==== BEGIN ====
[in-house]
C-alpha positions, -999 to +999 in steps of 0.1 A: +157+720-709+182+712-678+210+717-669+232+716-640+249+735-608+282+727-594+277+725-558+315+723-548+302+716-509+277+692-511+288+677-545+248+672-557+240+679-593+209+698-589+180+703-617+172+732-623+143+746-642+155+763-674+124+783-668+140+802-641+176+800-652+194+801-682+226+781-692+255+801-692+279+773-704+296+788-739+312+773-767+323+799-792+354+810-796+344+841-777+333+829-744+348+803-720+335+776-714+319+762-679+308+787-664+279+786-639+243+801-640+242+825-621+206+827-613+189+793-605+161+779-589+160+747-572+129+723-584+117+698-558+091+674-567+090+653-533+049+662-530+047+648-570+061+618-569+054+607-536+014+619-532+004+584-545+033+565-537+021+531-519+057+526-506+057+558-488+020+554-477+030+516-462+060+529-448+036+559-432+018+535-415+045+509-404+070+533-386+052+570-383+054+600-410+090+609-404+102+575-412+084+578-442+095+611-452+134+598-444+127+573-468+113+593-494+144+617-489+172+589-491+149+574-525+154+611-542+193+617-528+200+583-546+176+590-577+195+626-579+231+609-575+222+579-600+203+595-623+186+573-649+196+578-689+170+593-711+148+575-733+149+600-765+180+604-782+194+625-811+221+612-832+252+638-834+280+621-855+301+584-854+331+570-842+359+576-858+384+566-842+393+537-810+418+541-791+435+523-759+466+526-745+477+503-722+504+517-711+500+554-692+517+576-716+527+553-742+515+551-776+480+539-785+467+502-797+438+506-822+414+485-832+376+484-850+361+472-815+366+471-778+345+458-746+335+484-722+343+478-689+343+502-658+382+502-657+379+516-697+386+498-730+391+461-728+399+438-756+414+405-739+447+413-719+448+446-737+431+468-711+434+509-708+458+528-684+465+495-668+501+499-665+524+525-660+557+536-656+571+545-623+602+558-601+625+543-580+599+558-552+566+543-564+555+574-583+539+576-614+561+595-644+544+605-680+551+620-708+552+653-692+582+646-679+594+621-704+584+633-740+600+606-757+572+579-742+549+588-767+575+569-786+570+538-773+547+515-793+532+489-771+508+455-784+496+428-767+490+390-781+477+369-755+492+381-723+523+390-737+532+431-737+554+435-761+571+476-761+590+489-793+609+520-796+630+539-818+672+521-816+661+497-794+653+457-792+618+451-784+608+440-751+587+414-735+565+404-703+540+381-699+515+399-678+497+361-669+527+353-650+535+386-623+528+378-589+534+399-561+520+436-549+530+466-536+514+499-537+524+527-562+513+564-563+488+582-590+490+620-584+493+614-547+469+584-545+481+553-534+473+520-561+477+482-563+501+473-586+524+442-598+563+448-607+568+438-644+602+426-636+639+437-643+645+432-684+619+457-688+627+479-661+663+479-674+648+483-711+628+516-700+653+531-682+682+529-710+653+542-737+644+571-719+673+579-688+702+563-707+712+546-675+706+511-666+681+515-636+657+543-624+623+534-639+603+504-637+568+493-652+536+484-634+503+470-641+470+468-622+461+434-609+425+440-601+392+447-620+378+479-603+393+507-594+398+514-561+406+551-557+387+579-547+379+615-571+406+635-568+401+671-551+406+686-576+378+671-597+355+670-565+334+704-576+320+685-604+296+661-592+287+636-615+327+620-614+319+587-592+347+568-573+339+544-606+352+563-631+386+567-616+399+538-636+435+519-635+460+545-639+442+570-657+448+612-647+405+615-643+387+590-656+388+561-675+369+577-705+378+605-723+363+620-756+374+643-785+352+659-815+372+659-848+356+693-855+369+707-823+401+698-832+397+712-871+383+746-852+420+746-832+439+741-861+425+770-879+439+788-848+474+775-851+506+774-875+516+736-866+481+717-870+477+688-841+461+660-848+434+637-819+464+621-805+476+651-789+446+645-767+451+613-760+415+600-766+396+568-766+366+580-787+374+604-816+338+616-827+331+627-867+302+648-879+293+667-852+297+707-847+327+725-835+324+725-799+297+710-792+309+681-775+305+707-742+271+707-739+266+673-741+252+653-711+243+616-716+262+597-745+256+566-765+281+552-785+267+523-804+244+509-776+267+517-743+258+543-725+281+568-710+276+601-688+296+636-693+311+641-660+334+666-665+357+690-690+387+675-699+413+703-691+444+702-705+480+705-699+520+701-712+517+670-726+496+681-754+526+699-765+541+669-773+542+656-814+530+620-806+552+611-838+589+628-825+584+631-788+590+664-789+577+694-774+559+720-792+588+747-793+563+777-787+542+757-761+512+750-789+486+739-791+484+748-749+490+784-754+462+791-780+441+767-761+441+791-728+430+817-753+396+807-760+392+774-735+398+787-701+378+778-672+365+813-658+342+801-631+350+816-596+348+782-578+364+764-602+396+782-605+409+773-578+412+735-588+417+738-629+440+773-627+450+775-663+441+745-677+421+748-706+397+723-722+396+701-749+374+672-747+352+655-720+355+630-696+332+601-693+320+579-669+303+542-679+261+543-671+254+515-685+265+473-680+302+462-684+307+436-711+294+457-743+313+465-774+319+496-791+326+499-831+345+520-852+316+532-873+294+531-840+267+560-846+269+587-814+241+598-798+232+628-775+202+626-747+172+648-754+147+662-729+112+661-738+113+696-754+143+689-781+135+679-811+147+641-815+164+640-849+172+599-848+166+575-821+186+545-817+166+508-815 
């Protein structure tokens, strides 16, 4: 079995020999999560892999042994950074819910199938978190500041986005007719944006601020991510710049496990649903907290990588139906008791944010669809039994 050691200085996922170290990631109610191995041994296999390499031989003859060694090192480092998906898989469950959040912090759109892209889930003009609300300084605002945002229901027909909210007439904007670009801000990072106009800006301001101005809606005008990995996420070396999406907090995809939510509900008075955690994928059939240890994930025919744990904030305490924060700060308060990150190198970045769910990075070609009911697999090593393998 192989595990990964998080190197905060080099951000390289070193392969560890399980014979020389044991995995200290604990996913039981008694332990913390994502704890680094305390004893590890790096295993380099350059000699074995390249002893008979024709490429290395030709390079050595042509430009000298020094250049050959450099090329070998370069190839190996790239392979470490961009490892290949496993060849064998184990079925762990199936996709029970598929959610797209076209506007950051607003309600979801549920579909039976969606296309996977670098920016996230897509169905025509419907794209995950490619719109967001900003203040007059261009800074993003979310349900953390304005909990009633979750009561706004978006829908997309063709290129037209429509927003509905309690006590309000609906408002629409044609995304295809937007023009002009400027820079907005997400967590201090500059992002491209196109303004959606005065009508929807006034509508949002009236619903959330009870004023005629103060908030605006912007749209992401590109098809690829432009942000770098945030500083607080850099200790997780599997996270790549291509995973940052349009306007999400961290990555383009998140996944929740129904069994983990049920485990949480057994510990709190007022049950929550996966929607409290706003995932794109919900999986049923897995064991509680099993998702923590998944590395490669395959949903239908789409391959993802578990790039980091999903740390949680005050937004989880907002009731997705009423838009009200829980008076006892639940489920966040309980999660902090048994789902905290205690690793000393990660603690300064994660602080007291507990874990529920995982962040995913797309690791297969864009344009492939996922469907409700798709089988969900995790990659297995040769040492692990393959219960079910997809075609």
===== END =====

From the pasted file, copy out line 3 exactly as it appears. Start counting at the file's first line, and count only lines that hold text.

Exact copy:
């Protein structure tokens, strides 16, 4: 079995020999999560892999042994950074819910199938978190500041986005007719944006601020991510710049496990649903907290990588139906008791944010669809039994 050691200085996922170290990631109610191995041994296999390499031989003859060694090192480092998906898989469950959040912090759109892209889930003009609300300084605002945002229901027909909210007439904007670009801000990072106009800006301001101005809606005008990995996420070396999406907090995809939510509900008075955690994928059939240890994930025919744990904030305490924060700060308060990150190198970045769910990075070609009911697999090593393998 192989595990990964998080190197905060080099951000390289070193392969560890399980014979020389044991995995200290604990996913039981008694332990913390994502704890680094305390004893590890790096295993380099350059000699074995390249002893008979024709490429290395030709390079050595042509430009000298020094250049050959450099090329070998370069190839190996790239392979470490961009490892290949496993060849064998184990079925762990199936996709029970598929959610797209076209506007950051607003309600979801549920579909039976969606296309996977670098920016996230897509169905025509419907794209995950490619719109967001900003203040007059261009800074993003979310349900953390304005909990009633979750009561706004978006829908997309063709290129037209429509927003509905309690006590309000609906408002629409044609995304295809937007023009002009400027820079907005997400967590201090500059992002491209196109303004959606005065009508929807006034509508949002009236619903959330009870004023005629103060908030605006912007749209992401590109098809690829432009942000770098945030500083607080850099200790997780599997996270790549291509995973940052349009306007999400961290990555383009998140996944929740129904069994983990049920485990949480057994510990709190007022049950929550996966929607409290706003995932794109919900999986049923897995064991509680099993998702923590998944590395490669395959949903239908789409391959993802578990790039980091999903740390949680005050937004989880907002009731997705009423838009009200829980008076006892639940489920966040309980999660902090048994789902905290205690690793000393990660603690300064994660602080007291507990874990529920995982962040995913797309690791297969864009344009492939996922469907409700798709089988969900995790990659297995040769040492692990393959219960079910997809075609």